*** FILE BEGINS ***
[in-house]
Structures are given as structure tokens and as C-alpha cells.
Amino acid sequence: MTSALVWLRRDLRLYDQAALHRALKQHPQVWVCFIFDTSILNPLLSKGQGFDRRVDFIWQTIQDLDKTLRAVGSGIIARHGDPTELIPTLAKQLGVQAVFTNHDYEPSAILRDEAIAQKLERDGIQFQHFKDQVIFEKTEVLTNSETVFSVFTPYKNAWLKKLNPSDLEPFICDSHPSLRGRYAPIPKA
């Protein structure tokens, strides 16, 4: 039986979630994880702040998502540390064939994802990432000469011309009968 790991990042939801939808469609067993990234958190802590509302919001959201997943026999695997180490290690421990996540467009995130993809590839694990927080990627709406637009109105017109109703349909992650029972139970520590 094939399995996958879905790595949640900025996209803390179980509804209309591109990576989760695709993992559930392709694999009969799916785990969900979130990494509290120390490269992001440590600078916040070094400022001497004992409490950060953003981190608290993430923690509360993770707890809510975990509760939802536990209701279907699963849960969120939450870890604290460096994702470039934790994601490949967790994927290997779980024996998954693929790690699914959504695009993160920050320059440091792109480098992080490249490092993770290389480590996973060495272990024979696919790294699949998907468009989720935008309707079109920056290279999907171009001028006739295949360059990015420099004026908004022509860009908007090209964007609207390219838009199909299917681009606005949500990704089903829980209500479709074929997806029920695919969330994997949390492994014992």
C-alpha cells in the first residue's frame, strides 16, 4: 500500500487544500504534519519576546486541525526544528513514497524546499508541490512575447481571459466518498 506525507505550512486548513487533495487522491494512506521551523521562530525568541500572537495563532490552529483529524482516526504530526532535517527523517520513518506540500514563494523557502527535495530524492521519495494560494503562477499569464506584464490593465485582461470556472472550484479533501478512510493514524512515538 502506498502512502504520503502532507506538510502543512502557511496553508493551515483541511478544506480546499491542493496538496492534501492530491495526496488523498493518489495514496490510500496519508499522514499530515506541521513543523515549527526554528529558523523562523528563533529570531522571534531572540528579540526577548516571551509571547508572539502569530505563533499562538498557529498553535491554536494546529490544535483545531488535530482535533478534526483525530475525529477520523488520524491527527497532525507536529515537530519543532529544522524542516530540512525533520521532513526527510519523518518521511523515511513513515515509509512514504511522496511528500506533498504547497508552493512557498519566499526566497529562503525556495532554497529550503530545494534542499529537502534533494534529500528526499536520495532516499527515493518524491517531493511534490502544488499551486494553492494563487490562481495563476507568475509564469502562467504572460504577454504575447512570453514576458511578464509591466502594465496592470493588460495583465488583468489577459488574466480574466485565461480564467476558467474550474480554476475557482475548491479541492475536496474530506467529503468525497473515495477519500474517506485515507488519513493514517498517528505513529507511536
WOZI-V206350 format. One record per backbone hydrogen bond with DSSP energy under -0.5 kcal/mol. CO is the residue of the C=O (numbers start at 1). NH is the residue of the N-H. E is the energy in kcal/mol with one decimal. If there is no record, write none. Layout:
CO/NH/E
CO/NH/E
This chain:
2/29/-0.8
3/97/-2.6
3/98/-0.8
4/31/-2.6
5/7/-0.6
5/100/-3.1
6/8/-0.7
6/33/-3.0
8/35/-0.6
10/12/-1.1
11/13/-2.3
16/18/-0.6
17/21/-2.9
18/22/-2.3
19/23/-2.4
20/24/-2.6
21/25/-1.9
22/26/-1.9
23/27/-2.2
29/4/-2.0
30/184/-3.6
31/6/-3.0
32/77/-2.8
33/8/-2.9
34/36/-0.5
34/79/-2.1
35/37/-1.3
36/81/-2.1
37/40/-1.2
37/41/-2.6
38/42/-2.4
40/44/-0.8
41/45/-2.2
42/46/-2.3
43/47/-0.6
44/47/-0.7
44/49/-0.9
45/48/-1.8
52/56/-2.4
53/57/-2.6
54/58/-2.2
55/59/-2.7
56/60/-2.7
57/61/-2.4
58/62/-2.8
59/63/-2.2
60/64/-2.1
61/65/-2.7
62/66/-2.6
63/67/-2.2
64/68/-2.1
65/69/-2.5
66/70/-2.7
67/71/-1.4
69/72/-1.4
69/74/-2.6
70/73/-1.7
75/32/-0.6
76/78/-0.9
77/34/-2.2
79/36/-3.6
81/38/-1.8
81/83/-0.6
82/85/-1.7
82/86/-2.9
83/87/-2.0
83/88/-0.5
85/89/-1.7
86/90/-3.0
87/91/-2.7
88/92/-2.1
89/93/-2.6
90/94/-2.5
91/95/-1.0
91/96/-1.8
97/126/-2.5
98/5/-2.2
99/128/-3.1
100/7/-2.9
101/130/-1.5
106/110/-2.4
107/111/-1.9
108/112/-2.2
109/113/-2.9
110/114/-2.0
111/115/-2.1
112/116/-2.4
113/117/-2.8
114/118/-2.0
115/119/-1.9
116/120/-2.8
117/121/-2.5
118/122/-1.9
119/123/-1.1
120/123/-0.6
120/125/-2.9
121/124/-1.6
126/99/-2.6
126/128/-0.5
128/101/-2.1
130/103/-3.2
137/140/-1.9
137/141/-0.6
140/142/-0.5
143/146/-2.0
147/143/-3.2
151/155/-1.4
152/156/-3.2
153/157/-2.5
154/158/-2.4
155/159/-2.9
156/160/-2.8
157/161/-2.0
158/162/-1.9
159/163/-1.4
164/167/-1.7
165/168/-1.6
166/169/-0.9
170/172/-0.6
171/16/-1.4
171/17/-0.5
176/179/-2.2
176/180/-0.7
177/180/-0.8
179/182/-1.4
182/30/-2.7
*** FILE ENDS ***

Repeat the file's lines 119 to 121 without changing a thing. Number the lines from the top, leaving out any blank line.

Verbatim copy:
154/158/-2.4
155/159/-2.9
156/160/-2.8